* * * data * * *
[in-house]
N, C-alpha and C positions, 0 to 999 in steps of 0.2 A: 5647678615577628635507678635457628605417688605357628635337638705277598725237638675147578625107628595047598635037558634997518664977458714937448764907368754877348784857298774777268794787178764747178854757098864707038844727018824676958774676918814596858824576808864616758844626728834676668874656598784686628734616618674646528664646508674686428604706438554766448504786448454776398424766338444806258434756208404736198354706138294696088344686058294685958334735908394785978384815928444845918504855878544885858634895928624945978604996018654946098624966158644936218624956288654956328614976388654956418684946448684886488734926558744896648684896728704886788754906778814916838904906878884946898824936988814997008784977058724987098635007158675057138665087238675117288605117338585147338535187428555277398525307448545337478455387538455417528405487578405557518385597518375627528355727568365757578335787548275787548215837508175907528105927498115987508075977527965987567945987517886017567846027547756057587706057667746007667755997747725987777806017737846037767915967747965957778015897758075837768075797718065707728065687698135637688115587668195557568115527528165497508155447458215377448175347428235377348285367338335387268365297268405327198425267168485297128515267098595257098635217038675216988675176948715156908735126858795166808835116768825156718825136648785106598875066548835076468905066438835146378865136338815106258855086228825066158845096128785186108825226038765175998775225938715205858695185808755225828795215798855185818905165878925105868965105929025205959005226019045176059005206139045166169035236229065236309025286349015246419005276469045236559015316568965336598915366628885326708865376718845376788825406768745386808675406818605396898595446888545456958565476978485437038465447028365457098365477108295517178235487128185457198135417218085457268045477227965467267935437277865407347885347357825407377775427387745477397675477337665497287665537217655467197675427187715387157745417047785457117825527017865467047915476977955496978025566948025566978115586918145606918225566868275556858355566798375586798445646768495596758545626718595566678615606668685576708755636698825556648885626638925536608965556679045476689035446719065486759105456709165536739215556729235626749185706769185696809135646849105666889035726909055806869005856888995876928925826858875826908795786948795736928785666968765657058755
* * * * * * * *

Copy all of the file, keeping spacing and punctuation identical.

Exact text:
[in-house]
N, C-alpha and C positions, 0 to 999 in steps of 0.2 A: 5647678615577628635507678635457628605417688605357628635337638705277598725237638675147578625107628595047598635037558634997518664977458714937448764907368754877348784857298774777268794787178764747178854757098864707038844727018824676958774676918814596858824576808864616758844626728834676668874656598784686628734616618674646528664646508674686428604706438554766448504786448454776398424766338444806258434756208404736198354706138294696088344686058294685958334735908394785978384815928444845918504855878544885858634895928624945978604996018654946098624966158644936218624956288654956328614976388654956418684946448684886488734926558744896648684896728704886788754906778814916838904906878884946898824936988814997008784977058724987098635007158675057138665087238675117288605117338585147338535187428555277398525307448545337478455387538455417528405487578405557518385597518375627528355727568365757578335787548275787548215837508175907528105927498115987508075977527965987567945987517886017567846027547756057587706057667746007667755997747725987777806017737846037767915967747965957778015897758075837768075797718065707728065687698135637688115587668195557568115527528165497508155447458215377448175347428235377348285367338335387268365297268405327198425267168485297128515267098595257098635217038675216988675176948715156908735126858795166808835116768825156718825136648785106598875066548835076468905066438835146378865136338815106258855086228825066158845096128785186108825226038765175998775225938715205858695185808755225828795215798855185818905165878925105868965105929025205959005226019045176059005206139045166169035236229065236309025286349015246419005276469045236559015316568965336598915366628885326708865376718845376788825406768745386808675406818605396898595446888545456958565476978485437038465447028365457098365477108295517178235487128185457198135417218085457268045477227965467267935437277865407347885347357825407377775427387745477397675477337665497287665537217655467197675427187715387157745417047785457117825527017865467047915476977955496978025566948025566978115586918145606918225566868275556858355566798375586798445646768495596758545626718595566678615606668685576708755636698825556648885626638925536608965556679045476689035446719065486759105456709165536739215556729235626749185706769185696809135646849105666889035726909055806869005856888995876928925826858875826908795786948795736928785666968765657058755